While at the table the groomer can look inside the dog’s ears. If an infection is present, the groomer can use ear cleaning solution and gauze. The groomer gently squeezes the solution into the ear and messages it. The dog will shake his or her head. The groomer then takes the cotton balls or gauze and cleans the debris out of the ear. The groomer should note if there is a yeast-type smell which can indicate infection.
Styling the Tibetan Terrier
One type of cut all dogs must receive is a sanitary cut. This simply means that the areas around the anus, vagina, or penis are shaved to help with hygiene. The groomer will use a #10 clipper and lightly and lift one leg and shave the inside of the leg and move up towards the dog’s private area. The groomer should use small strokes. The groomer will also shave near the dog’s anus. The groomer will have an assistant life the dog’s tail and use small strokes near the anus.
The tools used will vary depending on the type of style requested by the owner. One of the most common cuts is the pet cut or puppy cut. This style is low maintenance for the owner and gives the dog a youthful appearance. This hairstyle keeps the fur even and short and is typically between one and two inches long.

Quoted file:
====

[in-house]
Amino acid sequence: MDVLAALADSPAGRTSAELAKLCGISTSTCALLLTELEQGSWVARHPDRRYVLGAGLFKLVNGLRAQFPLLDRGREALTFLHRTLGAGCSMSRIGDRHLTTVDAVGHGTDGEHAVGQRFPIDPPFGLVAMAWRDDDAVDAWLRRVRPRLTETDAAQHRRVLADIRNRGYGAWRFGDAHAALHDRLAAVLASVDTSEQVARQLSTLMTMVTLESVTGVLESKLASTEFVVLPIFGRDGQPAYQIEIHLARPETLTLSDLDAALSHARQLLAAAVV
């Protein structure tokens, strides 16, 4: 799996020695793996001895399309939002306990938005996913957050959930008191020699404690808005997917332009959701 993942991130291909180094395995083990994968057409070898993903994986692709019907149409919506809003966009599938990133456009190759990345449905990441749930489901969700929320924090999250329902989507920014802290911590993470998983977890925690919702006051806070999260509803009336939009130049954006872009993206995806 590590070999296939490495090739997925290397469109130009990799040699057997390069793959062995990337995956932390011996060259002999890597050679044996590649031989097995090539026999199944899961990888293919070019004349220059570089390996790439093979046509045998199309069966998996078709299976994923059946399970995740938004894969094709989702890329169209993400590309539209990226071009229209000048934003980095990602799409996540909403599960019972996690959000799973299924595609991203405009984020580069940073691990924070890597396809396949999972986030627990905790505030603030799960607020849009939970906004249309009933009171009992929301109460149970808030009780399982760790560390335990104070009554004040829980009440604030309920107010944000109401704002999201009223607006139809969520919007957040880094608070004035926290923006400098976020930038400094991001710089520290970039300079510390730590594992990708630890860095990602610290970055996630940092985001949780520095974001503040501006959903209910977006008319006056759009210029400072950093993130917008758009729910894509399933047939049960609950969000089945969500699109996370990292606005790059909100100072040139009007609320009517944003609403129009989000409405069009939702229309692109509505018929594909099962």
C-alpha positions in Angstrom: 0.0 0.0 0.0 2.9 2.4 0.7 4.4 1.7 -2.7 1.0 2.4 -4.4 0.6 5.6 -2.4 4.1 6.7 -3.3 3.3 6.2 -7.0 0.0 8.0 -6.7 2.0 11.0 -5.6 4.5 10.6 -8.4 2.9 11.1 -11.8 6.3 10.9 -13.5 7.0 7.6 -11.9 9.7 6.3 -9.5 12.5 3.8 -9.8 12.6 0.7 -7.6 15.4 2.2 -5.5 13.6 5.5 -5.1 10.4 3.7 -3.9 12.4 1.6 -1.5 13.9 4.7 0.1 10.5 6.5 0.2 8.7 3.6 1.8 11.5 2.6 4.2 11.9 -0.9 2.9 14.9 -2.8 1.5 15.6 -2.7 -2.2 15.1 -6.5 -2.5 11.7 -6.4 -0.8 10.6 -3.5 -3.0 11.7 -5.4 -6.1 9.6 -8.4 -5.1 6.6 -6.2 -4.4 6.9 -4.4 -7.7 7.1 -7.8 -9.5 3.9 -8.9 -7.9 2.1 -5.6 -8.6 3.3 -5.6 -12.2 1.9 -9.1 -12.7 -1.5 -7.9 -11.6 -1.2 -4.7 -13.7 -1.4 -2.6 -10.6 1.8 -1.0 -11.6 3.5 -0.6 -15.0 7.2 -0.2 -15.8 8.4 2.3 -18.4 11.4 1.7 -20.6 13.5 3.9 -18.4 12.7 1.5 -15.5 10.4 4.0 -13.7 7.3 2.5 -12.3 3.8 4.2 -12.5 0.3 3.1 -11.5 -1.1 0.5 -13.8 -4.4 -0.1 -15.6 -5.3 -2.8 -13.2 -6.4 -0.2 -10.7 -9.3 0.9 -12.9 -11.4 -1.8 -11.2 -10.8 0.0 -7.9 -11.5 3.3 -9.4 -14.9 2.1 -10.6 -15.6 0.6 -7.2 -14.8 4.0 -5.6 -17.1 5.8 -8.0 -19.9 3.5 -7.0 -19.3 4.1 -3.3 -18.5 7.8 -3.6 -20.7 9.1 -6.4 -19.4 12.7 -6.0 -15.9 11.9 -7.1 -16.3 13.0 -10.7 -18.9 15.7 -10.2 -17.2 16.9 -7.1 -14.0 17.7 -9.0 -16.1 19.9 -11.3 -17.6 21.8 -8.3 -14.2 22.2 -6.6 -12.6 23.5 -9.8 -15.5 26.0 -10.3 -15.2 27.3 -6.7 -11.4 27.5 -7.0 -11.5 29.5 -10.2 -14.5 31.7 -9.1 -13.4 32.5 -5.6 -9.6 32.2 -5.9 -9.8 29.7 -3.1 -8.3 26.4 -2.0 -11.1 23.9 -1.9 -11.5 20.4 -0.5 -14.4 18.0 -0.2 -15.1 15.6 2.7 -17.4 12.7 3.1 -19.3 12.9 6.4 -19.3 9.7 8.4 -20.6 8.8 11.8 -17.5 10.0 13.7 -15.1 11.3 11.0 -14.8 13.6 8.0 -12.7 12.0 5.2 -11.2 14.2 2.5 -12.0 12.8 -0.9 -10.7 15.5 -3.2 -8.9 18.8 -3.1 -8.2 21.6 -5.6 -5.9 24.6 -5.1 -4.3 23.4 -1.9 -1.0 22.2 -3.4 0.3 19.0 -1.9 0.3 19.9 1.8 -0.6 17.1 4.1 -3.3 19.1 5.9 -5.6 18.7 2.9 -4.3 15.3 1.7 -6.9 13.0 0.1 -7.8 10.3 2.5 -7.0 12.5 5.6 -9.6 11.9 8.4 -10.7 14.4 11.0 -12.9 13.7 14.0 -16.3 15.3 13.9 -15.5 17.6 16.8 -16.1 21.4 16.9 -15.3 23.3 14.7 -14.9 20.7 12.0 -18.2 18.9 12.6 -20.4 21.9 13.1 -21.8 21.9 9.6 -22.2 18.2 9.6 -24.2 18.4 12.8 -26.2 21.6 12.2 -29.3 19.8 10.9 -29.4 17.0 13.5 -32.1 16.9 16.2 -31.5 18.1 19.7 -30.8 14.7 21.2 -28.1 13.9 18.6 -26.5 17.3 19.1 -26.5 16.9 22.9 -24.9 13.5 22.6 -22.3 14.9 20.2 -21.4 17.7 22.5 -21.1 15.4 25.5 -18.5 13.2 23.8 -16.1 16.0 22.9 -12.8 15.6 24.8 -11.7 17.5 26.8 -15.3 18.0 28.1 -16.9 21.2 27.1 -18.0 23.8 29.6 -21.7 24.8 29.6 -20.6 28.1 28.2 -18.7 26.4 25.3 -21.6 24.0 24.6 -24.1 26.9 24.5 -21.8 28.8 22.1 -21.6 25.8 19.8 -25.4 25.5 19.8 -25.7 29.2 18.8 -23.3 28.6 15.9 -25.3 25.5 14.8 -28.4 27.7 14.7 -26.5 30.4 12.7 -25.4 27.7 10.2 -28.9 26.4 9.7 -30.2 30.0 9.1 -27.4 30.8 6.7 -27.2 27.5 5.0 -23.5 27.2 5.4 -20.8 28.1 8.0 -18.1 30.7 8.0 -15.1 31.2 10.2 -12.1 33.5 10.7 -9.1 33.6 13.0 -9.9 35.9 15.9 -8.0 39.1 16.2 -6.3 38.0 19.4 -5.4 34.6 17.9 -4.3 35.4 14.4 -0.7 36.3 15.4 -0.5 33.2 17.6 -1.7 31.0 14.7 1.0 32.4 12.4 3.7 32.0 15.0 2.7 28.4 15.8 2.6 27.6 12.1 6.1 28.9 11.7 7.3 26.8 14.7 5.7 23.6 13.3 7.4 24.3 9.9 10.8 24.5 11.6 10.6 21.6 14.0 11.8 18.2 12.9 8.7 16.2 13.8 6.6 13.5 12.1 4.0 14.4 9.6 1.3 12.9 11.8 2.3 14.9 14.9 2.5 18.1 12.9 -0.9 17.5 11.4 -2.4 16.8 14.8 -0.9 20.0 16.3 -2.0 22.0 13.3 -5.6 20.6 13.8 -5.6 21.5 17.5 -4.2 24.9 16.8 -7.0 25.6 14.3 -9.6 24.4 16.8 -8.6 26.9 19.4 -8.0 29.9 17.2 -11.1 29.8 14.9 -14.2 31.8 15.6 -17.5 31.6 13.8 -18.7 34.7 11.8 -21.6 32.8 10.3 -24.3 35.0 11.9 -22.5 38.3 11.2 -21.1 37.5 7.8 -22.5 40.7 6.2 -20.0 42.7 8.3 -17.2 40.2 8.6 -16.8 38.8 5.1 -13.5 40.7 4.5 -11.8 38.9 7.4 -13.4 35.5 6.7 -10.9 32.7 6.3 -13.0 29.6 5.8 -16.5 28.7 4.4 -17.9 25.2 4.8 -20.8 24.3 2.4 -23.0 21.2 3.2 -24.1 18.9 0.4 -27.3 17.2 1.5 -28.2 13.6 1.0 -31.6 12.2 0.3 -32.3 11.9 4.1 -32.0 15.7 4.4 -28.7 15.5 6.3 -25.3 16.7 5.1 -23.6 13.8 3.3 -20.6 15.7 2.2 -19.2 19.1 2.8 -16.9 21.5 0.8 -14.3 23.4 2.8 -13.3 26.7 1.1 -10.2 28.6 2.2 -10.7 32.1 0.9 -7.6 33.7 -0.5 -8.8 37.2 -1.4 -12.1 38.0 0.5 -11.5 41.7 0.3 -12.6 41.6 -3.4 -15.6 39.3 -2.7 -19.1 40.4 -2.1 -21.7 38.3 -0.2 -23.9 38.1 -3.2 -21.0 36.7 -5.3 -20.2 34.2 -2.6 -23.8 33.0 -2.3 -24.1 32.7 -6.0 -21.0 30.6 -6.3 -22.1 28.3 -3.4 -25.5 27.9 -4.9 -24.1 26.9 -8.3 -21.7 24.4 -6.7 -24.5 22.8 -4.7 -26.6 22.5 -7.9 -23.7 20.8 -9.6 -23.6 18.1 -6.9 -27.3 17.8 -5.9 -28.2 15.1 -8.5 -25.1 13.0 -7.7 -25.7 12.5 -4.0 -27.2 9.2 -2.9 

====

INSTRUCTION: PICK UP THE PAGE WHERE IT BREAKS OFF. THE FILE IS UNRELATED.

A more elaborate grooming style is the show style. The groomer will need to see the dog every couple of days to correctly groom the fur and check for mats or tangles.
Another option with terriers is called the casual cut. The casual cut preserves some of the length of the fur, usually around four to five inches. It is less easy to maintain than the puppy cut and the owner must still brush the dog frequently.
Dealing with Mats
Double-coated dogs face the possibility of having mats and tangles in their fur. There are certain ways to approach dealing with these mats. First of all, a groomer should use his or her fingers by using their forefinger and thumb to separate the strands of hair. Many groomers spray a de-tangling solution to help with difficult mats. If the finger method does not work, the groomer can try a de-shedding tool. This tool will also remove dead hair from the undercoat. If all other methods fail, the mat will have to be completely cut from the coat.